A generator running in the pouring rain could be dangerous to touch if wet. Simply touching the generator’s frame could result in a life-threatening electric shock.
Similarly, anyone standing in a puddle or even on very wet ground near the generator could run the risk of electricity arcing to them, and suffering a serious shock.
All of these hazards arise when a generator is uncovered and otherwise unprotected from inclement weather. To prevent them, we need to shelter our generator from contact with water and snow.
Here are the best options to cover your generator from the rain…
Options To Cover Your Outdoor Generator
One of the best options to allow a generator to be used in the rain is to use a purpose-built steel enclosure. Since this is a purpose-built product, it will be robust and have the required ventilation areas in position.
Remember the generator is an engine, it requires air to be available to enter the piston to create the combustible mix. The air from the exhaust also needs to be able to exit the enclosure so that it does not contaminate the air that is entering the engine.
Without adequate ventilation, the generator could overheat, or the fumes could build up to a level that would prevent it from functioning correctly.
Being constructed of steel the enclosure will be fire-resistant, a necessary feature since significant heat is created from an operating generator.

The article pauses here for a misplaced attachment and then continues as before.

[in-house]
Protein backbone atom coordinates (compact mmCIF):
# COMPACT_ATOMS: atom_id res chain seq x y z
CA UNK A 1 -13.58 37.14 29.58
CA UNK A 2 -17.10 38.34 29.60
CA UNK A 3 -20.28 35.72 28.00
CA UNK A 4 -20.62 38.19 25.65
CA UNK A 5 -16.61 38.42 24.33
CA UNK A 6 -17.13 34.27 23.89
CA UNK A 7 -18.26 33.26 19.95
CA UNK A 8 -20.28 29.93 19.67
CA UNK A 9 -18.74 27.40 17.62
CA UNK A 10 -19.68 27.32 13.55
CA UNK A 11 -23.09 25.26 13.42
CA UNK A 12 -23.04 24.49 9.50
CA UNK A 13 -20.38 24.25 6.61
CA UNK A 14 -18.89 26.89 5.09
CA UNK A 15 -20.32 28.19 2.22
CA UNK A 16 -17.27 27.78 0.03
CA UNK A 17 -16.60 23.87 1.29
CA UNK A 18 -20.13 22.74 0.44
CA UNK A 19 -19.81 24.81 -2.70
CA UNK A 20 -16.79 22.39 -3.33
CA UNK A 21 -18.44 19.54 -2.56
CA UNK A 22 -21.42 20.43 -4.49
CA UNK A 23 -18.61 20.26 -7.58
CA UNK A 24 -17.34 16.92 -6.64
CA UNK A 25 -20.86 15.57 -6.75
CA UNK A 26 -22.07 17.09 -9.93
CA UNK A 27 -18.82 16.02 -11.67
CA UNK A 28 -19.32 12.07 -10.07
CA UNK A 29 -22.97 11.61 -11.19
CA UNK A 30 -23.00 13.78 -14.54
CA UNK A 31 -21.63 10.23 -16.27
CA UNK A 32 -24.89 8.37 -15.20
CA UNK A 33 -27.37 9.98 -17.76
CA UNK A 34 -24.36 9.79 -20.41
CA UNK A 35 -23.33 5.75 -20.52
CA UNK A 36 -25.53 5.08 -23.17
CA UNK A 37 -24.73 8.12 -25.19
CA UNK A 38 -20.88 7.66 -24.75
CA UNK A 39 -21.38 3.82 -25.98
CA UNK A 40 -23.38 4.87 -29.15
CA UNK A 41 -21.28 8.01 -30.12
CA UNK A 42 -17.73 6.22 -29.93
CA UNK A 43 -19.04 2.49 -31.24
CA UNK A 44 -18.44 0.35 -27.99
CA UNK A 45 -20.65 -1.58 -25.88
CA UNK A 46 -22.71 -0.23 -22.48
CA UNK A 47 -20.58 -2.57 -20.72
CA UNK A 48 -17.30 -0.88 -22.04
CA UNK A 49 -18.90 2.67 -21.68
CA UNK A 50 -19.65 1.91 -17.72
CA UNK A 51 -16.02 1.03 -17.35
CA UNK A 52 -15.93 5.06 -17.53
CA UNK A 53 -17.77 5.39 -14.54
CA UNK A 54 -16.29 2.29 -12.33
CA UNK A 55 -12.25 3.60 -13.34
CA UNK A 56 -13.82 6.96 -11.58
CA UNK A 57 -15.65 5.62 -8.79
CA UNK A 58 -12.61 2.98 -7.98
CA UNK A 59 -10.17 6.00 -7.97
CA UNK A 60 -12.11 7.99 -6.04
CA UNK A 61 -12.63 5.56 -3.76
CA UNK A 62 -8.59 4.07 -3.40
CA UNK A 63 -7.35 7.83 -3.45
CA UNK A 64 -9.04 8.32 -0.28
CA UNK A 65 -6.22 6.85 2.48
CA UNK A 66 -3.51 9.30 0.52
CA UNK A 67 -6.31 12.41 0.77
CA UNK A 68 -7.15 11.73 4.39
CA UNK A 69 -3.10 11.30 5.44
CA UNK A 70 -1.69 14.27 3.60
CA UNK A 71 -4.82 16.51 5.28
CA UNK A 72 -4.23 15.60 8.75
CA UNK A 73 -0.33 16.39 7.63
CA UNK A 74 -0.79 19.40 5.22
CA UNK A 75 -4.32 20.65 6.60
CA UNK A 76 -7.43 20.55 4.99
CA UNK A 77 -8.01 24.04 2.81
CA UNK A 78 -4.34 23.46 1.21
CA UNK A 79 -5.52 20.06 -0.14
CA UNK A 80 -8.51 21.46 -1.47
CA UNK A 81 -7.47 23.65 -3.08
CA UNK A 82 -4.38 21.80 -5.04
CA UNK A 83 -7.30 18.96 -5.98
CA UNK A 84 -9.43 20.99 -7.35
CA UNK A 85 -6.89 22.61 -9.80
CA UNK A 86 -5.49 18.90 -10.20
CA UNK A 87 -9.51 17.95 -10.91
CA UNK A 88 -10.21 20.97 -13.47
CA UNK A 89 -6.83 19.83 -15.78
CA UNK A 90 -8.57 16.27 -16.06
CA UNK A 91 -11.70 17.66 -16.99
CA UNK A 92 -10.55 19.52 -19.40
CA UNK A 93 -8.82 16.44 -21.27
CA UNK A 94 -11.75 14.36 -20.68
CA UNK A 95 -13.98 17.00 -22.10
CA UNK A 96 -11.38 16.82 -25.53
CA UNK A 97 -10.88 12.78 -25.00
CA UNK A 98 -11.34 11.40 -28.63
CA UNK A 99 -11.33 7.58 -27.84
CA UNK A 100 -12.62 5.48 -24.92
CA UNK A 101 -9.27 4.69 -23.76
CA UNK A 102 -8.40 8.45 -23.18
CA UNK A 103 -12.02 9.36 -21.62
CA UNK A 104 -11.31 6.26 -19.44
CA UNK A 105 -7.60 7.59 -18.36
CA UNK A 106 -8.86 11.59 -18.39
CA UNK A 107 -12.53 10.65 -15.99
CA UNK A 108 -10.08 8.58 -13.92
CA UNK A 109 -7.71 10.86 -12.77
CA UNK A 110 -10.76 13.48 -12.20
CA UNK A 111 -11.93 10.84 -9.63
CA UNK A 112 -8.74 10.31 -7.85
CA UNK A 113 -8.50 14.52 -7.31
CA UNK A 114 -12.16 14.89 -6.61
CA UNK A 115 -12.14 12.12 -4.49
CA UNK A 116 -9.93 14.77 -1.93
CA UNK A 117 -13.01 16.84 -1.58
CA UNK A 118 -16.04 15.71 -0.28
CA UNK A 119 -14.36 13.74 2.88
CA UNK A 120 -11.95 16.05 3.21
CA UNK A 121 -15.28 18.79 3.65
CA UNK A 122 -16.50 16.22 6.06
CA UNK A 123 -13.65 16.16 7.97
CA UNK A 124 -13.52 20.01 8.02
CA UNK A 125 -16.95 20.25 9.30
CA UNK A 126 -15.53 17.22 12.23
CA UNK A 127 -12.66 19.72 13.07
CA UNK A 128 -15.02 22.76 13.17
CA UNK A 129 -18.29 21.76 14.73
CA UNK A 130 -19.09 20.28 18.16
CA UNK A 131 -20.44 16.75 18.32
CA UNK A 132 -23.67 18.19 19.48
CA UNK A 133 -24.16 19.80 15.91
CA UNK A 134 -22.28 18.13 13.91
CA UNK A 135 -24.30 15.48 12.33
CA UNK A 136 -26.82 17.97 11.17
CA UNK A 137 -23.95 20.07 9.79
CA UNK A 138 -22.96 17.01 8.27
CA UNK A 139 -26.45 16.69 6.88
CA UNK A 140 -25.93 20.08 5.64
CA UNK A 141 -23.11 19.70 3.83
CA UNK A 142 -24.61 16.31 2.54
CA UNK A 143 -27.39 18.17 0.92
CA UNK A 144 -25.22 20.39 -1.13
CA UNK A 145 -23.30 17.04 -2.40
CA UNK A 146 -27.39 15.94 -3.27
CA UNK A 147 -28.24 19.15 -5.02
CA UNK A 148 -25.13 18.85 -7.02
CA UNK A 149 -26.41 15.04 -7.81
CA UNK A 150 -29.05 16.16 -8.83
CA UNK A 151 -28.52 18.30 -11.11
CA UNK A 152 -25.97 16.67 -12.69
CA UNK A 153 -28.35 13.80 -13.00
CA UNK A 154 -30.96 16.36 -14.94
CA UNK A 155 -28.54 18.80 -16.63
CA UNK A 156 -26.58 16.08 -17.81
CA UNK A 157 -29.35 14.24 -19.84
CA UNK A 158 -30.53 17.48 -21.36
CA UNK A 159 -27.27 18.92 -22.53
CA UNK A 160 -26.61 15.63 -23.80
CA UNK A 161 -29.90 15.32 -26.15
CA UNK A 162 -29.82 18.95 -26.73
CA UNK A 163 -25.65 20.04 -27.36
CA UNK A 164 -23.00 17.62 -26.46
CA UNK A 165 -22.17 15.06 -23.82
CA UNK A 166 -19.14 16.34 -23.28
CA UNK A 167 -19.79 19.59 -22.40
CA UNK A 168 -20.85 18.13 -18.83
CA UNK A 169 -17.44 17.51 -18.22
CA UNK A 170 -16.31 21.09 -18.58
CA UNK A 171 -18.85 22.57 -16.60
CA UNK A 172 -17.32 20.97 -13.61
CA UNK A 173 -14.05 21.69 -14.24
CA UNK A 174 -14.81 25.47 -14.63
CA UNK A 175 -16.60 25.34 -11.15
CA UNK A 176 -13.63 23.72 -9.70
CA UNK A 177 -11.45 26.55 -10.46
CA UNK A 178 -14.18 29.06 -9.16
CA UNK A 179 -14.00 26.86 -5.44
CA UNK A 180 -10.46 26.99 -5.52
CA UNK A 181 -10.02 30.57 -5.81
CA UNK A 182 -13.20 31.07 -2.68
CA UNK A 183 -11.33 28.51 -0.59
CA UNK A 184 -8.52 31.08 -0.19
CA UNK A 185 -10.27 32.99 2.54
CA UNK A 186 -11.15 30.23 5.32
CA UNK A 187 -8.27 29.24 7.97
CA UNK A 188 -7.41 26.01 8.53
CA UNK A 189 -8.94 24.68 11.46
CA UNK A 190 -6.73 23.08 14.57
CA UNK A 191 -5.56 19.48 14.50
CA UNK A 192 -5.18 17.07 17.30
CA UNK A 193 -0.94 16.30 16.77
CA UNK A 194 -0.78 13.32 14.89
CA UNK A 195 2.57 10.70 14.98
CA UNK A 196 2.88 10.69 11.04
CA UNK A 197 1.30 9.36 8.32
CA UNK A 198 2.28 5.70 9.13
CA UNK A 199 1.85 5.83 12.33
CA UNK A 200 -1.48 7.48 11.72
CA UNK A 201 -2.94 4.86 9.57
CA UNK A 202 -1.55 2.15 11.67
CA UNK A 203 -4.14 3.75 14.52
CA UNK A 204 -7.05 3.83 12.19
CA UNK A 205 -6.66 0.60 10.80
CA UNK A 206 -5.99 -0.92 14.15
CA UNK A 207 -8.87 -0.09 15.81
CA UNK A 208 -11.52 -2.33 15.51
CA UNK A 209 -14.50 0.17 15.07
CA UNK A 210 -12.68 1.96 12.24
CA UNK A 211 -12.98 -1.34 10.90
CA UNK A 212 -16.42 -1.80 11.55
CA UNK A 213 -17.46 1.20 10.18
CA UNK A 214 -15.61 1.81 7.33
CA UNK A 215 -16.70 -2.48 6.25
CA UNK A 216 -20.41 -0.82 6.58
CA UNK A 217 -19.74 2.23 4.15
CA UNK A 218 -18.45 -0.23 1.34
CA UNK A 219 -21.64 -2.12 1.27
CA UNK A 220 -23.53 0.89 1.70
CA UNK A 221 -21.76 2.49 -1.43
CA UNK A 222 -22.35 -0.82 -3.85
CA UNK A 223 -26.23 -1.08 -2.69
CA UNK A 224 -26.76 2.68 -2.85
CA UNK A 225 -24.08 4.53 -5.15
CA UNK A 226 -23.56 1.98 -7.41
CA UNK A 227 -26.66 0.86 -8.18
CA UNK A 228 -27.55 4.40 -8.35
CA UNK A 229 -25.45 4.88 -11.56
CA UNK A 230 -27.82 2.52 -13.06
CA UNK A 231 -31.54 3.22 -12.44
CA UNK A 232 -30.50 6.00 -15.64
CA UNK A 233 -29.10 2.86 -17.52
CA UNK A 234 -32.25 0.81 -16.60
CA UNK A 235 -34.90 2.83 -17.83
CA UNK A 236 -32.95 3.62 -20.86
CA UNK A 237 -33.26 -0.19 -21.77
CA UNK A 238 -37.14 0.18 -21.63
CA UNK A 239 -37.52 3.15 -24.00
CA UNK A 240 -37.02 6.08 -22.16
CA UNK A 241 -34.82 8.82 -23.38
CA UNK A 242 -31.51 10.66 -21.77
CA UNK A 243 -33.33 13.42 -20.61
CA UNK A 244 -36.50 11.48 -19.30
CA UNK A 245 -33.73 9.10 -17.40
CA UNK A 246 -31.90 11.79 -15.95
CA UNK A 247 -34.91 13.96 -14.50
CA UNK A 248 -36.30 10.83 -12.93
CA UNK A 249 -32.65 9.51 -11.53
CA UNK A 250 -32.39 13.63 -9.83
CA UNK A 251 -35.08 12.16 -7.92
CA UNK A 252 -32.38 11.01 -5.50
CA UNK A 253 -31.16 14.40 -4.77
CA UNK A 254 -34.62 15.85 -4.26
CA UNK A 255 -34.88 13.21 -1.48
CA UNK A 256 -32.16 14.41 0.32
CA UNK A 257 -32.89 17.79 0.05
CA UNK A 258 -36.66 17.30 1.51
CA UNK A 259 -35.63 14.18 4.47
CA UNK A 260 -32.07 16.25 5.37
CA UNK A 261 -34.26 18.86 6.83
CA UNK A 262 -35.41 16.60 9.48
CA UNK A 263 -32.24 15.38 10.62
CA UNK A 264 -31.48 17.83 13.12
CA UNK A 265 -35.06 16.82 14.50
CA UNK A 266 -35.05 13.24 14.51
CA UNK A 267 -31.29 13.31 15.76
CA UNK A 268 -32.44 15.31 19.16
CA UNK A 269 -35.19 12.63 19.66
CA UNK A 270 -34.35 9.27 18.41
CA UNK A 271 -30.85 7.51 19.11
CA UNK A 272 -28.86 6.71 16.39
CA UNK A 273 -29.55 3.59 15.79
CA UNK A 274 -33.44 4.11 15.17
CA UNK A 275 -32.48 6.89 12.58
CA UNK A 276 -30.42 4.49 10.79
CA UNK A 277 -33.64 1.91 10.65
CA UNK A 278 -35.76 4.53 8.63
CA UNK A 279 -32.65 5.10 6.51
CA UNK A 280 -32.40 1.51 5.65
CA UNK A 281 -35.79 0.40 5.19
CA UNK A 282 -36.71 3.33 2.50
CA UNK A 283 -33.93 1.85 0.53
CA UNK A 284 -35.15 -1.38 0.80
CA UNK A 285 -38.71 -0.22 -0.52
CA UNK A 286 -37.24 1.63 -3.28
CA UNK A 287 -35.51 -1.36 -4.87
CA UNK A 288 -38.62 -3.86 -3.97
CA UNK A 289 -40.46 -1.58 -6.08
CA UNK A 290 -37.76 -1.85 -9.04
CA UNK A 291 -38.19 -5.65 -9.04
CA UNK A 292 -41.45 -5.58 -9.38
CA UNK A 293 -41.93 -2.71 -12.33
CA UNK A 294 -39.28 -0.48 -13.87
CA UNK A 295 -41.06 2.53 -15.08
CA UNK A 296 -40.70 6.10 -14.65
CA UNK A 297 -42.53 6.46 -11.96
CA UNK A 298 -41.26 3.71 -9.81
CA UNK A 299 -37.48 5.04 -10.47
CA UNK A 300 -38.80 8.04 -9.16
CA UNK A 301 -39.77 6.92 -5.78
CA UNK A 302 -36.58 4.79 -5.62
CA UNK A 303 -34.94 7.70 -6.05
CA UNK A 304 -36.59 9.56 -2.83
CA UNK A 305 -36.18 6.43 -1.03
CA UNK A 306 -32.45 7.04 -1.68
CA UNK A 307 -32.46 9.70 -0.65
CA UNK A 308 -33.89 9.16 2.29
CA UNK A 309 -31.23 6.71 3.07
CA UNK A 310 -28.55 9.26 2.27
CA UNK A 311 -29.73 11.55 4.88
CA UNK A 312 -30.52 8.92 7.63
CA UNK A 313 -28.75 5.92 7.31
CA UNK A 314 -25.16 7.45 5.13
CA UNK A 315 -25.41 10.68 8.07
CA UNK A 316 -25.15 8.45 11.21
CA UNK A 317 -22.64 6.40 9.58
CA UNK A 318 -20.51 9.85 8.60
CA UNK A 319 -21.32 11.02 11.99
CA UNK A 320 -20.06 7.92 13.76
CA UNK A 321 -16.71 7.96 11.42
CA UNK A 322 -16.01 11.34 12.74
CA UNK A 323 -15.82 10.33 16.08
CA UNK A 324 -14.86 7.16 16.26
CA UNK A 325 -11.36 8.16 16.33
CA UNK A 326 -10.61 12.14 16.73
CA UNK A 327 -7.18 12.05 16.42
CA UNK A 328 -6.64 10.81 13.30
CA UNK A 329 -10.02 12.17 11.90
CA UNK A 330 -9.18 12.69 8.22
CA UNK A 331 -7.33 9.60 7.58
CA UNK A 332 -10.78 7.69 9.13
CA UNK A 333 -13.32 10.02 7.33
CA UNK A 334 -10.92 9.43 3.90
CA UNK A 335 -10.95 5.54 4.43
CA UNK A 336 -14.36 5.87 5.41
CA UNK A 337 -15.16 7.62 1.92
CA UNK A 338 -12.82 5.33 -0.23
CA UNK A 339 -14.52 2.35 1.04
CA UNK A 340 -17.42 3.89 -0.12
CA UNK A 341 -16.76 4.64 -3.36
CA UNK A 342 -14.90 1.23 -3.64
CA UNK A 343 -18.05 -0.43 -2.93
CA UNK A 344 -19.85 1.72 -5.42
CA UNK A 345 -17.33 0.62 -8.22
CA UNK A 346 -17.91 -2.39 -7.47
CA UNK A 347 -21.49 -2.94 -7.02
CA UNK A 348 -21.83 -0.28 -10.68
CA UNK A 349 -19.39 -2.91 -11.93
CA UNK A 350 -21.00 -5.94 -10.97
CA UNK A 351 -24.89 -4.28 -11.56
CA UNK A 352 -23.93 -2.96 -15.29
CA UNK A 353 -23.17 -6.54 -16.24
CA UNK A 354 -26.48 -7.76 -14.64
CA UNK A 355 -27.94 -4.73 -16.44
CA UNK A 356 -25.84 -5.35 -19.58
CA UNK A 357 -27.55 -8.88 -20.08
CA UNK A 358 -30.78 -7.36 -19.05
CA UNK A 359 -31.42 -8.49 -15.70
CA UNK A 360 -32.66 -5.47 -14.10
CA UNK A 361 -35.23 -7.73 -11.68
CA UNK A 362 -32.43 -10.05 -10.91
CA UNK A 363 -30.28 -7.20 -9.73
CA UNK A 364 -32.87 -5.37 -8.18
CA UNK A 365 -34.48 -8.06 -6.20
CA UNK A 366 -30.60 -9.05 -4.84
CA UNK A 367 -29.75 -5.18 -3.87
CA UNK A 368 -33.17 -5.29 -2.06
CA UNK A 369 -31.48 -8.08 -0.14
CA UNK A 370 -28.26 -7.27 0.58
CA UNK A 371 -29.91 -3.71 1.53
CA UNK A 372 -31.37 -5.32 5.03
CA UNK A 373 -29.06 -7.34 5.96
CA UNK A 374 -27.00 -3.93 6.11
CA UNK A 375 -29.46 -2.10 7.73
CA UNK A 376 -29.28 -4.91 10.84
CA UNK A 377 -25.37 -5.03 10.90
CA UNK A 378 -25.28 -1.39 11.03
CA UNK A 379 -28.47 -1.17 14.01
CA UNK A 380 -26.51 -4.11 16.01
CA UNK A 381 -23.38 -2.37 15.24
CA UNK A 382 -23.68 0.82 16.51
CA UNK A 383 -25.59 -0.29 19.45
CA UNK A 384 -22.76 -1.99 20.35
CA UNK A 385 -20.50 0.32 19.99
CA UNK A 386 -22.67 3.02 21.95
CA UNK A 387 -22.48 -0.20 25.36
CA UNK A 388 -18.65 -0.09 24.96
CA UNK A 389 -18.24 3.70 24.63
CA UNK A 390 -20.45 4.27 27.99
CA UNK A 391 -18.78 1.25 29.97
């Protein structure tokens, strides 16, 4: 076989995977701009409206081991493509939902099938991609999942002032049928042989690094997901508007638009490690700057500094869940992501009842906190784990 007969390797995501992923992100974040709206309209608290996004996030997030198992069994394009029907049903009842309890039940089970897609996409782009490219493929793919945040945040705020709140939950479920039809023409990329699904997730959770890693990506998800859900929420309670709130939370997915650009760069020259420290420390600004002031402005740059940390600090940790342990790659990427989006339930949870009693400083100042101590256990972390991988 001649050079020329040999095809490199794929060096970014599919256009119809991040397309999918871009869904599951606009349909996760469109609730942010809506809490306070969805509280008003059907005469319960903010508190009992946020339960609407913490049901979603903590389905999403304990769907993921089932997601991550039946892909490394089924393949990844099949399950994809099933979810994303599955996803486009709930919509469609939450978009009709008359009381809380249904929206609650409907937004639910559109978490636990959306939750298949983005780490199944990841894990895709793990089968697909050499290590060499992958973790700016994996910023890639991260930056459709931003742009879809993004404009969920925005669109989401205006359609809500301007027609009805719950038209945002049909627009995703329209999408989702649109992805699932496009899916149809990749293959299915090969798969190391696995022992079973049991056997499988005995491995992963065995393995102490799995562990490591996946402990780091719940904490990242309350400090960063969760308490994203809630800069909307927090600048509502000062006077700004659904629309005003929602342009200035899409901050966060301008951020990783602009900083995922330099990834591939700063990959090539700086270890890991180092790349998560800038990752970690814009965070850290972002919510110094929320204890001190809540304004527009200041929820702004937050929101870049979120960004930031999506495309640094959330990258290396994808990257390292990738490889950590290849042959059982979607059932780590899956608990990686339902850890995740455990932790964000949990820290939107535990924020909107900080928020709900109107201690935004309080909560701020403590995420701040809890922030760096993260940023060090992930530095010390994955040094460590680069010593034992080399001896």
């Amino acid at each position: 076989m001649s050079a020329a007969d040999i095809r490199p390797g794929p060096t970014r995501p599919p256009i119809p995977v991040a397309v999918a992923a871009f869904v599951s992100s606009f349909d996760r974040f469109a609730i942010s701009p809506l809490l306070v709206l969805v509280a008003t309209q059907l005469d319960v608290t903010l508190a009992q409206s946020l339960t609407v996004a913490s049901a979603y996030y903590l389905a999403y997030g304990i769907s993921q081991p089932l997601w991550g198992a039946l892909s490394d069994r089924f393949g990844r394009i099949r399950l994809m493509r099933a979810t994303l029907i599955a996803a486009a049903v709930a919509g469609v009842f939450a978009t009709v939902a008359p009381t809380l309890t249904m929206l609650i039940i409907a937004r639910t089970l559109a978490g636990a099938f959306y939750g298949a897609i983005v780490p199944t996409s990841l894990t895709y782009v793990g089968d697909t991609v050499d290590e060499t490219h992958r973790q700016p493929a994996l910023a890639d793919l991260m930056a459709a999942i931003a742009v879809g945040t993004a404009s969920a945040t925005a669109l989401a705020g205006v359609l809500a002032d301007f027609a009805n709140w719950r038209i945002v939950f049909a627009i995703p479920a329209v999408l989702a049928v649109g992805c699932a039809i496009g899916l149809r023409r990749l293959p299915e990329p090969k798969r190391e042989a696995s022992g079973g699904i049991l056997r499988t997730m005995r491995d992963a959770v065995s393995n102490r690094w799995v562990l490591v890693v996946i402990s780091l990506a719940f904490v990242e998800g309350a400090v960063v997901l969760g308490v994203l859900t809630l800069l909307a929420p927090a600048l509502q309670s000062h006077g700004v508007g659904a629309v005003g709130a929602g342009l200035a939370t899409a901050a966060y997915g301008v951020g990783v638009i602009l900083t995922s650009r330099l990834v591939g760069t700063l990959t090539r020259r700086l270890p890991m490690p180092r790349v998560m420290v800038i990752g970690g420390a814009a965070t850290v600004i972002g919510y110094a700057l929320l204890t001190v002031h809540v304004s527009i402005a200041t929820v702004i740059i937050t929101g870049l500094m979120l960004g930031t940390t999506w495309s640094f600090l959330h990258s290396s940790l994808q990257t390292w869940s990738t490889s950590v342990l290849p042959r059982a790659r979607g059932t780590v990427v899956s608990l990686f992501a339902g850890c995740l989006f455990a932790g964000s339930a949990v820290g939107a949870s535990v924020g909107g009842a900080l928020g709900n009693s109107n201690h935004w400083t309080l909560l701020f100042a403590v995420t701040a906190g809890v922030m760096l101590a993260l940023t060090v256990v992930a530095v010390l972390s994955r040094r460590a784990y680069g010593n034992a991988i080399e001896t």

Wood is a popular material for constructing many things, but it can be a dangerous material for housing a generator, as the heat could cause it to ignite over time. Older generators have been known to create sparks that could also start a fire.
Consequently, it is difficult to buy a purpose-built wood enclosure for generators. If you are going to go this route, it will likely be DIY and should only be for short-term, light-duty use.
A plastic shed is a good economical option for housing the generator to enable it to be run in the rain.
Care should be taken in ensuring that the shed is large enough to house the generator so that it leaves a sufficient gap between it and the shed. A generator, when running becomes hot enough to melt the plastic if there isn’t sufficient space.
Again, purpose-designed enclosures are usually formulated to prevent this unhappy occurrence.
Also known as generator tents, there are various styles of pop-up canopy or tent covers that can be purchased to cover a generator to enable it to be run whilst it is raining.
These are normally waterproof tarps that have a panel covering the sensitive electrical components of the equipment.